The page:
Ecuador: Cracks In The Walls
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Published on 19 June 2012

“The river waters rose up to here,” says Melanie. This house has been flooded three times this year: twice in April and once in May.  (Copyright: WFP/Deborah Hines)

April and May brought the heaviest rains and flooding seen in Ecuador over the last 30 years. WFP provided critical food assistance to the affected people, including those living in a community along the Onzole River. However, Melanie and her family still live fear as the rainy season is far from over in the Esmeraldas province and their home have been flooded three times this year.

ZANCUDO. --The Onzole River is now flowing within its banks, but the cracks in the walls of Melanie’s house remain. So does her fear that the river will again surge the more than a quarter of a kilometer up the hill and submerge the first floor of her cement house. For Melanie the efforts to move her belongings out of danger were of no importance. Each time the water entered her main room – twice in March and once in April- reaching as high as five feet, she had three concerns. Making sure her 97-year-old mother reached safety, finding someone to help her carry her sister with special needs, and ensuring that her four-year-old granddaughter did not go downstairs, as she does not swim.

Melanie is used to the responsibility of caring for the other four females in her household; a family with an age gap of 94 years.  She runs a small shop out of her house to support her family, but the heavy rains have affected her business this year.  She thinks people in the community are afraid to buy her goods; they are saving their money as insurance in case the rains still cause more damage. Before March and the start of some of the worst flooding in 30 years in Ecuador, Melanie would earn US$50 in a good day. Now she barely makes US$20 yet her costs are around US$200 per week. She quietly reflects that “now I don’t make much”.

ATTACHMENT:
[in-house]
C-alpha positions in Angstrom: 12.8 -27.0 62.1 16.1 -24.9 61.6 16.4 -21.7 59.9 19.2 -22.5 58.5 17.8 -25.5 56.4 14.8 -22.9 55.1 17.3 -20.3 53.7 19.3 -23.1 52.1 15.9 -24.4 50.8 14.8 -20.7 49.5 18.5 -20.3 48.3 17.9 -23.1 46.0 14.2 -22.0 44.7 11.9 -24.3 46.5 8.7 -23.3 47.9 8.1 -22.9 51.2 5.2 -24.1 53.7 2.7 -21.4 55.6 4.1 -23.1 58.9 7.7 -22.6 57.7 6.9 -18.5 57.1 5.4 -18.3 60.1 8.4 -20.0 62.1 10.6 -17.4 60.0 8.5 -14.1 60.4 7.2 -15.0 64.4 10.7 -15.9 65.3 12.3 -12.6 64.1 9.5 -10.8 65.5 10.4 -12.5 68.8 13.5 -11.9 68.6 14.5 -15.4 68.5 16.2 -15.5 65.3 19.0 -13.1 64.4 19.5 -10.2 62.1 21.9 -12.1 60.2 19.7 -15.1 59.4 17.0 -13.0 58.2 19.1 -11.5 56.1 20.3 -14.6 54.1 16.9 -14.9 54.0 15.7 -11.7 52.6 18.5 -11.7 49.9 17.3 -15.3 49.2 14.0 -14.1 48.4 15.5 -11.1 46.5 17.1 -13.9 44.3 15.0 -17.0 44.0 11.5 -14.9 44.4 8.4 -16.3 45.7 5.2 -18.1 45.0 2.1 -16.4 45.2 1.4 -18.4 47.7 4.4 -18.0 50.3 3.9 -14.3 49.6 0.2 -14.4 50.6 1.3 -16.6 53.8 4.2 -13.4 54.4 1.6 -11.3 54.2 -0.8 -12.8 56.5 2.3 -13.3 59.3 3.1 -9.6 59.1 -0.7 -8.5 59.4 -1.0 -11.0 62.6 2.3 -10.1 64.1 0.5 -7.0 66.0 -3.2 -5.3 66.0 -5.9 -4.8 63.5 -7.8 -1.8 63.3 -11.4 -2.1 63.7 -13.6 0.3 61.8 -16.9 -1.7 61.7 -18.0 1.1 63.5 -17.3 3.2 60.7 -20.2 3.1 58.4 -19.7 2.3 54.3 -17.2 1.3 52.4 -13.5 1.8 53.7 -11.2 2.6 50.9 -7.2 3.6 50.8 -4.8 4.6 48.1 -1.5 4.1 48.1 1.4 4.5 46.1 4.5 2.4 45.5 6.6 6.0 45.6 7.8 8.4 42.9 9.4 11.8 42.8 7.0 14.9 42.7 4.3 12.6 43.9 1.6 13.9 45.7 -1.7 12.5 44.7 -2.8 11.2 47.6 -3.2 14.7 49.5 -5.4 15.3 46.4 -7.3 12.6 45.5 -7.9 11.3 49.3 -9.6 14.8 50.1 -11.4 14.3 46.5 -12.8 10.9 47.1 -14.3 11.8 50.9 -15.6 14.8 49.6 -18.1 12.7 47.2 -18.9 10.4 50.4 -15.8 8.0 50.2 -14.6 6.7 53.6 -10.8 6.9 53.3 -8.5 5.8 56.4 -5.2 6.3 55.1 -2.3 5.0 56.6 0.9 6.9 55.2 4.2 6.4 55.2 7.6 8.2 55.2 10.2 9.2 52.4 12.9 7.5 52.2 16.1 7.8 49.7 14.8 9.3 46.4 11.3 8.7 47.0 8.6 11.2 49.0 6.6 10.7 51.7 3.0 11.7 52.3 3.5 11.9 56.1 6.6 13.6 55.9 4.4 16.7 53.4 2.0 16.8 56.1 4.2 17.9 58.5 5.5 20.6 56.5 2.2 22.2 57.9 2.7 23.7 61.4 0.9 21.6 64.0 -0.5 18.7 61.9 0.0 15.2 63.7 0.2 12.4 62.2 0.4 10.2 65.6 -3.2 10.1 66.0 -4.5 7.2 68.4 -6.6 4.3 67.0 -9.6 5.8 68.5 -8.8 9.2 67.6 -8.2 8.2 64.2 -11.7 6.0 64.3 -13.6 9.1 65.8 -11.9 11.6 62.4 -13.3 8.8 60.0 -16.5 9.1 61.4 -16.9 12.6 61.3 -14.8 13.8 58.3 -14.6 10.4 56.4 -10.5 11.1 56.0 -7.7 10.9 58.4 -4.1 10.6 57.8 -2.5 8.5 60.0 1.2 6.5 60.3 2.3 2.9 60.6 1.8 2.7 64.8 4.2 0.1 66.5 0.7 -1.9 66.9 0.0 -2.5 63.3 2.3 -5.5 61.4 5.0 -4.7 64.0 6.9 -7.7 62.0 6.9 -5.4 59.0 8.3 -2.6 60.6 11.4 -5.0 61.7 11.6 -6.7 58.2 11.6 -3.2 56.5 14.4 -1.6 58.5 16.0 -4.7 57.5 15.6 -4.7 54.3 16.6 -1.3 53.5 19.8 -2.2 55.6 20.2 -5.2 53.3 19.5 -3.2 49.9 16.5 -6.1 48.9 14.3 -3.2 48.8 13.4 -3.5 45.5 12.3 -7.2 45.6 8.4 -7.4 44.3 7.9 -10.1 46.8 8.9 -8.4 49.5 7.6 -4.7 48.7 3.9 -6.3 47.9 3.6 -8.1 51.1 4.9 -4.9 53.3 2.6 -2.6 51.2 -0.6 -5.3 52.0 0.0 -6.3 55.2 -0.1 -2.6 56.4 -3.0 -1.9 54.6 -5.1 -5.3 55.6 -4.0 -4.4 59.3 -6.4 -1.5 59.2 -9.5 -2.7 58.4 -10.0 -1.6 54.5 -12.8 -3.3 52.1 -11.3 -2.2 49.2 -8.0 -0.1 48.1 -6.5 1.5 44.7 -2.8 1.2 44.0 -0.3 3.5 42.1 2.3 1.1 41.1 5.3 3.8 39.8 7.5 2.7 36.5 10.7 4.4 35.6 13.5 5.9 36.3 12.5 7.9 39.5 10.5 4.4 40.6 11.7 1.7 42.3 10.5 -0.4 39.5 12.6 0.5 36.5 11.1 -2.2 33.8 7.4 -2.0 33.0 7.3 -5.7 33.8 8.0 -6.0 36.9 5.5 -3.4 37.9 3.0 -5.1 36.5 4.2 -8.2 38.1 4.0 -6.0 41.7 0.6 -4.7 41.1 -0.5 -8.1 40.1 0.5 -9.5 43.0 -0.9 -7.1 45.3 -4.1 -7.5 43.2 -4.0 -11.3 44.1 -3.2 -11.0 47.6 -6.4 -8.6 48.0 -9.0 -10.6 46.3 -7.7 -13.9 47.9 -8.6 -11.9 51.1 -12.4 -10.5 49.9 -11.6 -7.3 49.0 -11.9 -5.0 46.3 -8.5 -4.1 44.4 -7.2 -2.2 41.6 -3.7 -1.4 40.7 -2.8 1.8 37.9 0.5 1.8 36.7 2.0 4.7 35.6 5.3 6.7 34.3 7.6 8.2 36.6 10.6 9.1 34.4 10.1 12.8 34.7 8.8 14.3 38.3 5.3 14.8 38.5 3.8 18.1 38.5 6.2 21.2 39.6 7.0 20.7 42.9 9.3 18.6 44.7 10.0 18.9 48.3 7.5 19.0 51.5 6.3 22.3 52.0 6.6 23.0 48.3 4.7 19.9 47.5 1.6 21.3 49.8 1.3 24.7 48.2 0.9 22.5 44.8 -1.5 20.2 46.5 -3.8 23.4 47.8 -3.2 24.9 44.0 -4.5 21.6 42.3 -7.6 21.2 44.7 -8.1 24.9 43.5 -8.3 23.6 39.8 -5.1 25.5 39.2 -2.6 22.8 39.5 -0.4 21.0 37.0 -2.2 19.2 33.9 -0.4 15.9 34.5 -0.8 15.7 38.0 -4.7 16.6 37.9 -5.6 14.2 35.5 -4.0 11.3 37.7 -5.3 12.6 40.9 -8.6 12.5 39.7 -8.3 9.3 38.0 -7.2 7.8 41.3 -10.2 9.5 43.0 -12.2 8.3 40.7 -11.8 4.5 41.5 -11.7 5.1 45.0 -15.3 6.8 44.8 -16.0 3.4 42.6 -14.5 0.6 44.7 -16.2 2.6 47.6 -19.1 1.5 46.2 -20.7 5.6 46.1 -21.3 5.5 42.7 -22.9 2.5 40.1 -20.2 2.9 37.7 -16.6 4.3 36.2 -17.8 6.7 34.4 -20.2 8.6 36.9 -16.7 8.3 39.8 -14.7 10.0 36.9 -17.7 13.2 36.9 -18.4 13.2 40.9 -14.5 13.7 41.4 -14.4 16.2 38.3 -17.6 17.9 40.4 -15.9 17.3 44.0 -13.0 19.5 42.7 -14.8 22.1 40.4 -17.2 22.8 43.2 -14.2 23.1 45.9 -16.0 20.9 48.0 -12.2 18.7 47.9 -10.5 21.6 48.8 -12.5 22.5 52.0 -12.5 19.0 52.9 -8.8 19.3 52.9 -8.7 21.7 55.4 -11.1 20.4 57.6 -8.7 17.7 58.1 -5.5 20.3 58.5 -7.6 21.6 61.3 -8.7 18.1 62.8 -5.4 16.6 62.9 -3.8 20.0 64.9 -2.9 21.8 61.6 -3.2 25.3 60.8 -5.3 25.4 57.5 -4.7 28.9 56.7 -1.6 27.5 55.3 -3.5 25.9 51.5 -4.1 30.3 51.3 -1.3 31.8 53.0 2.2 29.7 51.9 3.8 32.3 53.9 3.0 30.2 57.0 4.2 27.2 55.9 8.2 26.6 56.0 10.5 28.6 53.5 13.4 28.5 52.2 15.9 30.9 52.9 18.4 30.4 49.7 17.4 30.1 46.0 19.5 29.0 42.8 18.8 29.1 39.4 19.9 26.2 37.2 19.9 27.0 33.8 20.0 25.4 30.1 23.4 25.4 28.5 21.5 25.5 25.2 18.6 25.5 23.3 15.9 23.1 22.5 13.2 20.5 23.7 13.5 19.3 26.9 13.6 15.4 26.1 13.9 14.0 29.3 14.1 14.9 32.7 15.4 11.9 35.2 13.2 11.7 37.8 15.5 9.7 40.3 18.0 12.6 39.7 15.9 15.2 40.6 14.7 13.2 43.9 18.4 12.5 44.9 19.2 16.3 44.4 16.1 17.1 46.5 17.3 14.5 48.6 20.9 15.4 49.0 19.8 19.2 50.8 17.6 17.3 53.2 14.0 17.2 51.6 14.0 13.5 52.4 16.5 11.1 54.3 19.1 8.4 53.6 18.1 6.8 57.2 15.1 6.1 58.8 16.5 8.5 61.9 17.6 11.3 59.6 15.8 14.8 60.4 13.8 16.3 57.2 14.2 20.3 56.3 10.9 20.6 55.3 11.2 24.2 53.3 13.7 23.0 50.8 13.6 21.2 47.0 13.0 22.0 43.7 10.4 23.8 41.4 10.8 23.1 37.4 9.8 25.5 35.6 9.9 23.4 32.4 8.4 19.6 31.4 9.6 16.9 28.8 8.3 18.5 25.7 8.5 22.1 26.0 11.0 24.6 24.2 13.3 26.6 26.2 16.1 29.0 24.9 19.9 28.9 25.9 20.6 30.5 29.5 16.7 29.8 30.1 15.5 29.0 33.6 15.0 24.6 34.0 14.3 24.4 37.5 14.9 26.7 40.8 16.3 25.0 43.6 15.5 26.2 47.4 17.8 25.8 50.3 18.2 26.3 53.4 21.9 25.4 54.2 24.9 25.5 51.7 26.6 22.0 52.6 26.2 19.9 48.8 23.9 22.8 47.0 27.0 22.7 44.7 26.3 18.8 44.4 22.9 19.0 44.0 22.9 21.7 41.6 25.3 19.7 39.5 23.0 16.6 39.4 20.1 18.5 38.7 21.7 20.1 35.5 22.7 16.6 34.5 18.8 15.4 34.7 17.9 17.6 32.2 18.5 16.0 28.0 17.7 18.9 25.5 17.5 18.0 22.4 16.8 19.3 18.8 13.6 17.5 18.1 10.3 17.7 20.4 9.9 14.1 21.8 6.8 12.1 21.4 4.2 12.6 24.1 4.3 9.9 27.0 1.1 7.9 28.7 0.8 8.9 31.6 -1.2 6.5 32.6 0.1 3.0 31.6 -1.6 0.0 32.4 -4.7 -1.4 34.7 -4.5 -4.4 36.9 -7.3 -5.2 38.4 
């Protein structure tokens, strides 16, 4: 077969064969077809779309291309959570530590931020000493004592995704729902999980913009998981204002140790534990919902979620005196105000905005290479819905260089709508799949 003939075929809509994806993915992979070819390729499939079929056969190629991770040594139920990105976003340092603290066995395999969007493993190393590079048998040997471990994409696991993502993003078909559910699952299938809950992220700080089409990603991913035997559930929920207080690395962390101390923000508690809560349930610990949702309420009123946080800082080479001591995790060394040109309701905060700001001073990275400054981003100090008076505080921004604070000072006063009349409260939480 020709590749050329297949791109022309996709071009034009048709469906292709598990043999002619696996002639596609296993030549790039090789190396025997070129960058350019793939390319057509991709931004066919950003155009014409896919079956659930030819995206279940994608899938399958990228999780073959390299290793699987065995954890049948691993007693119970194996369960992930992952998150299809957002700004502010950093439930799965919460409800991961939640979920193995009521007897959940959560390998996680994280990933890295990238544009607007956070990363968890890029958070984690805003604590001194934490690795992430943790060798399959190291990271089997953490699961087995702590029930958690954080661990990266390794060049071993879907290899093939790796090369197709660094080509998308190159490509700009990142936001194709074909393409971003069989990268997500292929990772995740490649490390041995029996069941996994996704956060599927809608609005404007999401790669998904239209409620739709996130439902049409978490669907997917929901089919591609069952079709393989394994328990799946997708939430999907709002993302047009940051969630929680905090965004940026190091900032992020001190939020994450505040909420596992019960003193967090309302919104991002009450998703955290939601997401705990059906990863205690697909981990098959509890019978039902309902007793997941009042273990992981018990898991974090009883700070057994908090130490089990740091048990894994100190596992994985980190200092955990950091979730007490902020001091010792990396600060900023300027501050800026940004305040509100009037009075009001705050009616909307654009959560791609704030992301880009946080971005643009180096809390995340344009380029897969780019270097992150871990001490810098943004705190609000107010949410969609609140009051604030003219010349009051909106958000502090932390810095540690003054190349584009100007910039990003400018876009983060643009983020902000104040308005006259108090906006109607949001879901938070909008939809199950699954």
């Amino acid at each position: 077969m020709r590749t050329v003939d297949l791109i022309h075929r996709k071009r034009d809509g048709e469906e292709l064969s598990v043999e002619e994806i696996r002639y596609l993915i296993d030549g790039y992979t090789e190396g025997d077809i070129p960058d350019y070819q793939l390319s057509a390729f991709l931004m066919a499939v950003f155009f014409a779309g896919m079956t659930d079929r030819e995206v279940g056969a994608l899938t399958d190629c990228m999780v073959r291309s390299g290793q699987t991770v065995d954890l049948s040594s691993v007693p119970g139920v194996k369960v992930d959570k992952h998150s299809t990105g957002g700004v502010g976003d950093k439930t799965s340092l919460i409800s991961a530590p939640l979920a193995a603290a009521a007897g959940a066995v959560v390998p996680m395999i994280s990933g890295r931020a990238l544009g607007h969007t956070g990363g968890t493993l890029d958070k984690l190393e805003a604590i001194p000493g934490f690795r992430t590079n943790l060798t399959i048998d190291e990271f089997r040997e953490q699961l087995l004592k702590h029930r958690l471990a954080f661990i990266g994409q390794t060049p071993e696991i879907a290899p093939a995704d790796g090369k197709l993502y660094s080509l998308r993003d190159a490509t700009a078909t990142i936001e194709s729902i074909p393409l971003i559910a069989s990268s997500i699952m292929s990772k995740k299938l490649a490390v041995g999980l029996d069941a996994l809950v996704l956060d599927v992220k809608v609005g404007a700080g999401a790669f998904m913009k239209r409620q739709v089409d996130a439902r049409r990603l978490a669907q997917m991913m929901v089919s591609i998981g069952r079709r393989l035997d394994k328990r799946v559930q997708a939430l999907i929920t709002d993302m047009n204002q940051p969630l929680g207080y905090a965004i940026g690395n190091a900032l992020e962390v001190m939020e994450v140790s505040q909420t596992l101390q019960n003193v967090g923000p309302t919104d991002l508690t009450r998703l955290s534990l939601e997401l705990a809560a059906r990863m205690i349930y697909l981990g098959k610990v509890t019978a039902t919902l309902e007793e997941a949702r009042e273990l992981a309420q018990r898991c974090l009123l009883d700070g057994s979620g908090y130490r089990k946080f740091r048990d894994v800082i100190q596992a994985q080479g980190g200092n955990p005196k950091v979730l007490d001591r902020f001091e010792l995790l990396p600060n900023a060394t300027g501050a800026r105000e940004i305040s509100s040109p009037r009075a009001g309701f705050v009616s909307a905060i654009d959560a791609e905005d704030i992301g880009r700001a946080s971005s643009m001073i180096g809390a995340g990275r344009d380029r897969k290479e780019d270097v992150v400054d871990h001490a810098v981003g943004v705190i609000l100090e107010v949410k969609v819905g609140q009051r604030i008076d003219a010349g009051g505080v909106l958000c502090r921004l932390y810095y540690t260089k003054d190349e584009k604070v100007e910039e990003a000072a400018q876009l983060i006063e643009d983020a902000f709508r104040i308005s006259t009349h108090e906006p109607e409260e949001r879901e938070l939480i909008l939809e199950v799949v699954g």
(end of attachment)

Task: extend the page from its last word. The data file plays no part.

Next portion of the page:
In April Melanie and her family received food assistance from WFP in cooperation with the Borbon municipality. Of the products delivered in the food basket, her family especially appreciated the sugar because she generally is not able to afford it, and the beans, since Melanie knows a number of different ways to prepare them and her mother likes the way she cooks beans. Melanie did not know where the food came from, but she was extremely grateful for the help. The food package lasted almost six weeks, helping her to make up for the lost income and animals since the onset of the heavy rains. Her hens and pig did not survive the second flooding.

Melanie also had a couple of suggestions for WFP. “Please give matches for cooking and milk for my granddaughter”. She mentioned how difficult it was for her to cook during the four to five days after the river occupied her house (each time), and wondered if fast foods could be delivered. Melanie then paused and shut her eyes. She seemed to be reliving the invasion and simply said that she had been afraid that the water would not leave. “And now I am afraid of what is still to come in the last two weeks of May. You know, May brings the strongest rains and we no longer have the trees to protect us.”

As I left Melanie, her mother, sister, daughter, and granddaughter, the rains started again; falling hard as our boat left the eroded bank.  I too was afraid what the next weeks of rain would bring for Melanie and her family.

 

WFP Offices
About the author

Deborah Hines

Country Director

She is WFP Representative in Ecuador since 2010. Deborah, a Canada citizen, has worked with WFP since 1995 in the areas of development, sustainable livelihood strategies, internal displacement, human rights and climate change adaptation. She was seconded to the World Bank before taking up the post in Ecuador. She  previously worked at CIDA, FAO and the World Bank. She speaks English, French and Spanish.